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The Democratic Strategist

Political Strategy for a Permanent Democratic Majority

GOP’s Limp Response to Limbaugh May Hurt in November

If there is anything more disgusting than Rush Limbaugh’s revolting misogynist diatribe and his ‘apology,’ it would have to be the weasel word responses of Republican and conservative ‘leaders.’ For example:

Mitt Romney said Limbaugh’s remarks were “not the language I would have used.”
“…Rick Santorum said Limbaugh’s comments were “absurd,” he said the radio host was an “entertainer” and “an entertainer can be absurd.””
Former House Speaker Newt Gingrich said Limbaugh was “right to apologize,” but still missed the point, blaming the “elite media” for exacerbating the controversy.
“It sounded a little crude the way it came across to me,” Paul said. “I don’t know why it has to be such a political football like this, so you have to ask him about his crudeness.”
Former Republican presidential candidate John McCain says it’s “totally unacceptable” for Rush Limbaugh to call a law student a “slut”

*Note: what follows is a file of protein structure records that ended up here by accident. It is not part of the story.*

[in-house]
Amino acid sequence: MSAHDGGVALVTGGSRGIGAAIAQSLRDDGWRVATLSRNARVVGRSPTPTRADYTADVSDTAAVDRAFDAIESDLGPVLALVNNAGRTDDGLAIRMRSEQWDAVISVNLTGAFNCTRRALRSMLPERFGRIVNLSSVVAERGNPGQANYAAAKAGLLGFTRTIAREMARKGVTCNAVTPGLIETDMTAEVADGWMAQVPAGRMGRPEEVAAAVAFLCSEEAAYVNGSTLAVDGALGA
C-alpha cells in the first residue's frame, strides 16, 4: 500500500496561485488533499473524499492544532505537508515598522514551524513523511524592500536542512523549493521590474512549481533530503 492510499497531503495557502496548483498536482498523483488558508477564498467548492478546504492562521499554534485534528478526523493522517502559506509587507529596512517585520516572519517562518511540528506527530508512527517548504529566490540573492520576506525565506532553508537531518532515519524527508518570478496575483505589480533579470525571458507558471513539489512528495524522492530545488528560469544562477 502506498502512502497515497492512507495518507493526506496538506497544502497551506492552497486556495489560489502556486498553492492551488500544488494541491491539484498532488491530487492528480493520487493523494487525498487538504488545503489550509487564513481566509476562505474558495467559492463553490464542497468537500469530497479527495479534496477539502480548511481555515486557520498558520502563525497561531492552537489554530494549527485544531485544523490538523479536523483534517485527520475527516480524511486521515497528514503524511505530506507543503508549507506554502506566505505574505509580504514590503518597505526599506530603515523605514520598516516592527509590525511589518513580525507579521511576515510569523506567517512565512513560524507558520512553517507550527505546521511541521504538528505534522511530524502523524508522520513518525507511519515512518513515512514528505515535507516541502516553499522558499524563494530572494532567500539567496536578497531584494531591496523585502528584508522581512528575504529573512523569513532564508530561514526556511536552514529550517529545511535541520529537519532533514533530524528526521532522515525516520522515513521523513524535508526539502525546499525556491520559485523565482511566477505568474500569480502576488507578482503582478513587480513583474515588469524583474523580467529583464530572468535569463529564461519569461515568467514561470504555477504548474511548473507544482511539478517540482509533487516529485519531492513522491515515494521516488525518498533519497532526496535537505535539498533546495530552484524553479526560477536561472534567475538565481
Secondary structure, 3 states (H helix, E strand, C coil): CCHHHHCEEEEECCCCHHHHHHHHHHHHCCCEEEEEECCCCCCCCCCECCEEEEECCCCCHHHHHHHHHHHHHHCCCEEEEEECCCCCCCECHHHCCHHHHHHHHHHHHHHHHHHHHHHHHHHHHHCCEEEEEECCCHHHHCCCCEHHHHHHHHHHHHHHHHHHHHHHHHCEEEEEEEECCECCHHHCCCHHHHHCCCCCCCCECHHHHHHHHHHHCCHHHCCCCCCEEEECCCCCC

“Republican strategists, speaking anonymously out of fear of Rush’s power, have pointed to how his sexual shaming strategies “hurt Republicans.”

At least one conservative showed some integrity in commenting on the Limbaugh fiasco. As George Stephanopolis writes in his blog at ABC News:

ABC’s George Will told me Sunday on “This Week” that GOP leaders have steered clear of harshly denouncing Limbaugh’s comments because “Republican leaders are afraid of Rush Limbaugh.”
“[House Speaker John] Boehner comes out and says Rush’s language was inappropriate. Using the salad fork for your entrée, that’s inappropriate. Not this stuff,” Will said. “And it was depressing because what it indicates is that the Republican leaders are afraid of Rush Limbaugh. They want to bomb Iran, but they’re afraid of Rush Limbaugh.”

I assume the calculation of Republicans in voicing such tepid criticism is about not wanting to alienate the tea party yahoos, coupled with an assumption that all will be forgotten in a couple of months. They may be right. Too many American voters have a short memory about expressions of bigotry, which partly explains the popularity of Ron Paul. But if they are wrong, they will pay a huge price on election day, in which case America will owe a debt of gratitude to women voters.

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